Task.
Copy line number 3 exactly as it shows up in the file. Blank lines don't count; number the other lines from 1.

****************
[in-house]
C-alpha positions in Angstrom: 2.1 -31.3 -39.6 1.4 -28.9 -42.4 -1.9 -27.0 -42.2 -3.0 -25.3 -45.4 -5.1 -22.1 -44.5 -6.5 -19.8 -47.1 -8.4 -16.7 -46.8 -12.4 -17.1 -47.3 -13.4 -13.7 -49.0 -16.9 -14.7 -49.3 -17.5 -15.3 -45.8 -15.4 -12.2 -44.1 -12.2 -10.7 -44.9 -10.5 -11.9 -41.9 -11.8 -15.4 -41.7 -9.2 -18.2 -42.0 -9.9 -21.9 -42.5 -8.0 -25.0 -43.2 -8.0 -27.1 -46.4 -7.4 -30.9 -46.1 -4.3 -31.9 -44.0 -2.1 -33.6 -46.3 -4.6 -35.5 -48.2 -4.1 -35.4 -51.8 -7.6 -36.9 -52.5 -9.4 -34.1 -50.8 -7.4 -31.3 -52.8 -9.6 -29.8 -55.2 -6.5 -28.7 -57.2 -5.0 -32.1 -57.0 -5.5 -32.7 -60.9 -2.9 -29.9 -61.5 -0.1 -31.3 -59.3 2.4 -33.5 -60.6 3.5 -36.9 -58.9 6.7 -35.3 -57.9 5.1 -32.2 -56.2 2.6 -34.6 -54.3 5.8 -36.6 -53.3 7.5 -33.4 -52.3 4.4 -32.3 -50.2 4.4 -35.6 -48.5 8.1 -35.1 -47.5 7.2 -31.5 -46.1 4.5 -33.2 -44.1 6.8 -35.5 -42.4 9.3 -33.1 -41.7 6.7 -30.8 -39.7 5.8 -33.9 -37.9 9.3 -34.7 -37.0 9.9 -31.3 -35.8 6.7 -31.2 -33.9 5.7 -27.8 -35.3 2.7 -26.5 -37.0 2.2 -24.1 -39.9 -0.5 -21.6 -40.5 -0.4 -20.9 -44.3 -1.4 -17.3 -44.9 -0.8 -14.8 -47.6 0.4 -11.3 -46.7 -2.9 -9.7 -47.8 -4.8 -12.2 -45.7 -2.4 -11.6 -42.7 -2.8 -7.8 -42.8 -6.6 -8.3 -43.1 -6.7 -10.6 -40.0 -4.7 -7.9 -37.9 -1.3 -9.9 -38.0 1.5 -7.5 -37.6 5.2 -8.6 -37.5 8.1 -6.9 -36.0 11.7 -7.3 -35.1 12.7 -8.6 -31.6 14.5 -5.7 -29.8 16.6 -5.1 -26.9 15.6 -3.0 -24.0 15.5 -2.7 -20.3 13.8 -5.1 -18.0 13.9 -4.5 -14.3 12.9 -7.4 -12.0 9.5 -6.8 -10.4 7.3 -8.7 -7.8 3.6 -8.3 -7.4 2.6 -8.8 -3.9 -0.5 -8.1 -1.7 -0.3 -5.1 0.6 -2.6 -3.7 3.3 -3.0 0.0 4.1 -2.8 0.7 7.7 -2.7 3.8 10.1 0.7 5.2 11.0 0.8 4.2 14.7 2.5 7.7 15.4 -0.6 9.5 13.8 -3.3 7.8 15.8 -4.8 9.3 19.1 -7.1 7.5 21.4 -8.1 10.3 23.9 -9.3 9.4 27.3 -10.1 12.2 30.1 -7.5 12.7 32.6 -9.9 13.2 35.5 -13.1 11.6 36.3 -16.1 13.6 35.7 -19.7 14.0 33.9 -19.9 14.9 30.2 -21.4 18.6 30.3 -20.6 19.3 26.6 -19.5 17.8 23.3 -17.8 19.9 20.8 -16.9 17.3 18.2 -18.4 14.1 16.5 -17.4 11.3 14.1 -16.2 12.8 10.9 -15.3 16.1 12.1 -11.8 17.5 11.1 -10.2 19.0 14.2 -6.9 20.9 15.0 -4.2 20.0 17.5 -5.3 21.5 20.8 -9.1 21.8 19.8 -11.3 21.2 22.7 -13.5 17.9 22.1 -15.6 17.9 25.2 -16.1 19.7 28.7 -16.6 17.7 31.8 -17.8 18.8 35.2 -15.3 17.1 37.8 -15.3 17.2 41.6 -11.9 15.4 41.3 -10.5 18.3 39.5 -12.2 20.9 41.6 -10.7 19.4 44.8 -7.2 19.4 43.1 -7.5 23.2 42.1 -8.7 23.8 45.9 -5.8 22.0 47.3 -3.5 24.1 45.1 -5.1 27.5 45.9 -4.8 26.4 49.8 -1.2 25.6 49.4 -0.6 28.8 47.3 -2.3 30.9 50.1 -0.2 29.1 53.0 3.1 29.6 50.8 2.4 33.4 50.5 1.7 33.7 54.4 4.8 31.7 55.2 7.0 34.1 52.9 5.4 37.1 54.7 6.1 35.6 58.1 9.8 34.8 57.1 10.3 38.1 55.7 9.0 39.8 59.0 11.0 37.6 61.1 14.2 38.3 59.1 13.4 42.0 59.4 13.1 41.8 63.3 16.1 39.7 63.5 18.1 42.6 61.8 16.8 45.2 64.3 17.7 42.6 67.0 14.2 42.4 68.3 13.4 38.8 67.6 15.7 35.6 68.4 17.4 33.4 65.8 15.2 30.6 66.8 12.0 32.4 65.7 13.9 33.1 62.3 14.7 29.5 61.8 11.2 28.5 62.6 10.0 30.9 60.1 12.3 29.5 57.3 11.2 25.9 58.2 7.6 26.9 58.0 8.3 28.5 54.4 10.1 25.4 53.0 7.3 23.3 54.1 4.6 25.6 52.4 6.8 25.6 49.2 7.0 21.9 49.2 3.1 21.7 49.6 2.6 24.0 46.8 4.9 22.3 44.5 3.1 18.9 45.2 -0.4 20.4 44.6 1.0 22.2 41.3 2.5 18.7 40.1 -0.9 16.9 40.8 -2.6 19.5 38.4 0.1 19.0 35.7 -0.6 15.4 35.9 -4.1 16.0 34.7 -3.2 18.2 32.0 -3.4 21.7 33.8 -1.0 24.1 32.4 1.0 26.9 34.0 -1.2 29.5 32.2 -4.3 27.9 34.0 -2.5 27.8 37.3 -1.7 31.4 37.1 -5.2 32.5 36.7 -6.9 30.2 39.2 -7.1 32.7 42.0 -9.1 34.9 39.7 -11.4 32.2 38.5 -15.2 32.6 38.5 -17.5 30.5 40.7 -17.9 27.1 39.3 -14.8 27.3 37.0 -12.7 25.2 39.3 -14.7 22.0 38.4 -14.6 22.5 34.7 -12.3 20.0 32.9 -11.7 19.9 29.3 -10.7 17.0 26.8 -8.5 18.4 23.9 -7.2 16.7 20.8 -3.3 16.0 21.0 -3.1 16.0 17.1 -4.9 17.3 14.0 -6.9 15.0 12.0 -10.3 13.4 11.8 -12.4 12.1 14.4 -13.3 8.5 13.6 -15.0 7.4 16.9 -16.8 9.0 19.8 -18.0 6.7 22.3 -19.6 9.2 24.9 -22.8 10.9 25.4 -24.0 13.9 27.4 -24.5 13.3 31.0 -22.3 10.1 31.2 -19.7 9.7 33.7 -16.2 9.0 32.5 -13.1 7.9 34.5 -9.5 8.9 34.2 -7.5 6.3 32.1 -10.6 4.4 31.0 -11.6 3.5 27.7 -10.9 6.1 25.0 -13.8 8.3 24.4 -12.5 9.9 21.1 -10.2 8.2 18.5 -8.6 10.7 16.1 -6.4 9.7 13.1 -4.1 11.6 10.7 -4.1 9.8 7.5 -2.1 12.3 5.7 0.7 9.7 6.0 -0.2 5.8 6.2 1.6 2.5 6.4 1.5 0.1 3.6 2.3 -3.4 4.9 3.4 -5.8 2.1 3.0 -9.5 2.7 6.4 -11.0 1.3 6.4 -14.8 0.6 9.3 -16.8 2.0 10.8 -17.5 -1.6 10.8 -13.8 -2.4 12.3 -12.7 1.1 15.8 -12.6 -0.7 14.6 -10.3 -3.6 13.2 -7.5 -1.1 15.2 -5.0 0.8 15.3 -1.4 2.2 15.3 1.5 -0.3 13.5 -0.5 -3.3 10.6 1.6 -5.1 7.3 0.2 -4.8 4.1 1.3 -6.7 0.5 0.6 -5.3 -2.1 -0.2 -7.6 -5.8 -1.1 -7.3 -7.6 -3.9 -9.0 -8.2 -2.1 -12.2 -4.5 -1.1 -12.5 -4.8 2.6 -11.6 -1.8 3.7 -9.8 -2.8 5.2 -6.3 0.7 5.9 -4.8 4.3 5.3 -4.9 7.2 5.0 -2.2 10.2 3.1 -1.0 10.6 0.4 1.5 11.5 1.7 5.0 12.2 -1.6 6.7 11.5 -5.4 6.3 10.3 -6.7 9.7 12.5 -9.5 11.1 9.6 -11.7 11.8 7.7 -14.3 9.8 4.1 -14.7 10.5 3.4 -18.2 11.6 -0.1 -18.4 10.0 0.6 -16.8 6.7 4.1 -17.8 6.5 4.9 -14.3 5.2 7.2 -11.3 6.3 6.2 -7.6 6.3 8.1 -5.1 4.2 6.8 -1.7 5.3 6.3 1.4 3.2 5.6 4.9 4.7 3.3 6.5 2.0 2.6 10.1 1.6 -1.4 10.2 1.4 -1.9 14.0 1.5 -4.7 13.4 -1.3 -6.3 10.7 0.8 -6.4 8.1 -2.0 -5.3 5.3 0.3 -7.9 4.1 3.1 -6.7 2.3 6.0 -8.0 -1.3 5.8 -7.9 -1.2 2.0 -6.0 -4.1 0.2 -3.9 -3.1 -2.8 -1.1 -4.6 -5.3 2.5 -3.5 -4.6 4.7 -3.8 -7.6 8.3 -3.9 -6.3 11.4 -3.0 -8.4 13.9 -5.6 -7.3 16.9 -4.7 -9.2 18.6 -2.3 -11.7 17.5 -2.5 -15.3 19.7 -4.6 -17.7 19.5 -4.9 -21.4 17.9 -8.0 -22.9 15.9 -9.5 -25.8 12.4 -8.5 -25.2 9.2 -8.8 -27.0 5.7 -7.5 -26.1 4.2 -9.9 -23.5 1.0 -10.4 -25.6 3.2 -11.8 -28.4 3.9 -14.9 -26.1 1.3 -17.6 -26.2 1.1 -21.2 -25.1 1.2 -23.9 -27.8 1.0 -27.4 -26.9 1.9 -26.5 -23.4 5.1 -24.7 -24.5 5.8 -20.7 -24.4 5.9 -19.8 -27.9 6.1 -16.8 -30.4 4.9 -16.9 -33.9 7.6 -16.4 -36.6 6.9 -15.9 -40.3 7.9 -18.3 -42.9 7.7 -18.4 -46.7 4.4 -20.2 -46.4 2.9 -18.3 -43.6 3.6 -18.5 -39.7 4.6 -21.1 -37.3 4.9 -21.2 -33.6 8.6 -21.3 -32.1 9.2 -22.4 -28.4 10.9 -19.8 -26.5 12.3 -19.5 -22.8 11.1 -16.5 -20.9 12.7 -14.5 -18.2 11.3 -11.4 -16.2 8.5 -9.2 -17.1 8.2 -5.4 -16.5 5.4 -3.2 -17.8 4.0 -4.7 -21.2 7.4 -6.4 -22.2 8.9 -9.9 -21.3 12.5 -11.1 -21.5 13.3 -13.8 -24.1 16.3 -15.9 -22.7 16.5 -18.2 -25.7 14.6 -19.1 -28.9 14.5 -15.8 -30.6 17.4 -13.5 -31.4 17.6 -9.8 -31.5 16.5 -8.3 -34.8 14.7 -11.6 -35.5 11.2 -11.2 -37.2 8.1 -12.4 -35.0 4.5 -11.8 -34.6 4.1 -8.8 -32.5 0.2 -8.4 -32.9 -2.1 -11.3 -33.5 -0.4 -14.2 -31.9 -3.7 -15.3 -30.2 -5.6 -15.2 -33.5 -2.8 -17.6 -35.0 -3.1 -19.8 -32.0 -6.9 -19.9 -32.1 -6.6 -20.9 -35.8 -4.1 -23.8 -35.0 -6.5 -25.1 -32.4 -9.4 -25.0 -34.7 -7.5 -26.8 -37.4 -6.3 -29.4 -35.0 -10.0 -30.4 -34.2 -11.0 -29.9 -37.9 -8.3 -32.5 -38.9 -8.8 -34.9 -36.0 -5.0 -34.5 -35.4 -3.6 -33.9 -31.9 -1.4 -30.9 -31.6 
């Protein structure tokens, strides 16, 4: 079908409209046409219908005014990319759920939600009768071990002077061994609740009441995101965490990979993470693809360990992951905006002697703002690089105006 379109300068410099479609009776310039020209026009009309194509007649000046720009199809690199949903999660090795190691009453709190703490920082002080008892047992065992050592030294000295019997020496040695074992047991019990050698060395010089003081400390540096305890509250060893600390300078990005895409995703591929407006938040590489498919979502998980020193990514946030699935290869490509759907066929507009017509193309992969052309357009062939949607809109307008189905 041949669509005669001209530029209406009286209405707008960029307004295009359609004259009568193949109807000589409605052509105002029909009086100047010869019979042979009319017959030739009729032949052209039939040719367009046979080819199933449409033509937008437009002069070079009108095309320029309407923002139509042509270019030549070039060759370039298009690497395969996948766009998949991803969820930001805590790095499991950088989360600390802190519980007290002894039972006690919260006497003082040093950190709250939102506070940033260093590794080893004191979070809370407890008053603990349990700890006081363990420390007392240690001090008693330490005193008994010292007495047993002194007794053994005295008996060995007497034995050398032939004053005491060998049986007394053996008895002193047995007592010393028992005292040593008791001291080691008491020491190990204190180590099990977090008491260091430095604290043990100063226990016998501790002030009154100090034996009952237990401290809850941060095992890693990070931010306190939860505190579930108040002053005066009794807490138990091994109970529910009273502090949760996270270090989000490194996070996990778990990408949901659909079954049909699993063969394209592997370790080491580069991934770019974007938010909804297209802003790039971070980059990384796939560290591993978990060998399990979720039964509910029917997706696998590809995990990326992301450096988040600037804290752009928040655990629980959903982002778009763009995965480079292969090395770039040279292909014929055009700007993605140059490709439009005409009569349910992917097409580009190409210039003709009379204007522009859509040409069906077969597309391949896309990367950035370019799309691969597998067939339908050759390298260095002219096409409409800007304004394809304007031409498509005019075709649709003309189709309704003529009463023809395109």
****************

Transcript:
């Protein structure tokens, strides 16, 4: 079908409209046409219908005014990319759920939600009768071990002077061994609740009441995101965490990979993470693809360990992951905006002697703002690089105006 379109300068410099479609009776310039020209026009009309194509007649000046720009199809690199949903999660090795190691009453709190703490920082002080008892047992065992050592030294000295019997020496040695074992047991019990050698060395010089003081400390540096305890509250060893600390300078990005895409995703591929407006938040590489498919979502998980020193990514946030699935290869490509759907066929507009017509193309992969052309357009062939949607809109307008189905 041949669509005669001209530029209406009286209405707008960029307004295009359609004259009568193949109807000589409605052509105002029909009086100047010869019979042979009319017959030739009729032949052209039939040719367009046979080819199933449409033509937008437009002069070079009108095309320029309407923002139509042509270019030549070039060759370039298009690497395969996948766009998949991803969820930001805590790095499991950088989360600390802190519980007290002894039972006690919260006497003082040093950190709250939102506070940033260093590794080893004191979070809370407890008053603990349990700890006081363990420390007392240690001090008693330490005193008994010292007495047993002194007794053994005295008996060995007497034995050398032939004053005491060998049986007394053996008895002193047995007592010393028992005292040593008791001291080691008491020491190990204190180590099990977090008491260091430095604290043990100063226990016998501790002030009154100090034996009952237990401290809850941060095992890693990070931010306190939860505190579930108040002053005066009794807490138990091994109970529910009273502090949760996270270090989000490194996070996990778990990408949901659909079954049909699993063969394209592997370790080491580069991934770019974007938010909804297209802003790039971070980059990384796939560290591993978990060998399990979720039964509910029917997706696998590809995990990326992301450096988040600037804290752009928040655990629980959903982002778009763009995965480079292969090395770039040279292909014929055009700007993605140059490709439009005409009569349910992917097409580009190409210039003709009379204007522009859509040409069906077969597309391949896309990367950035370019799309691969597998067939339908050759390298260095002219096409409409800007304004394809304007031409498509005019075709649709003309189709309704003529009463023809395109």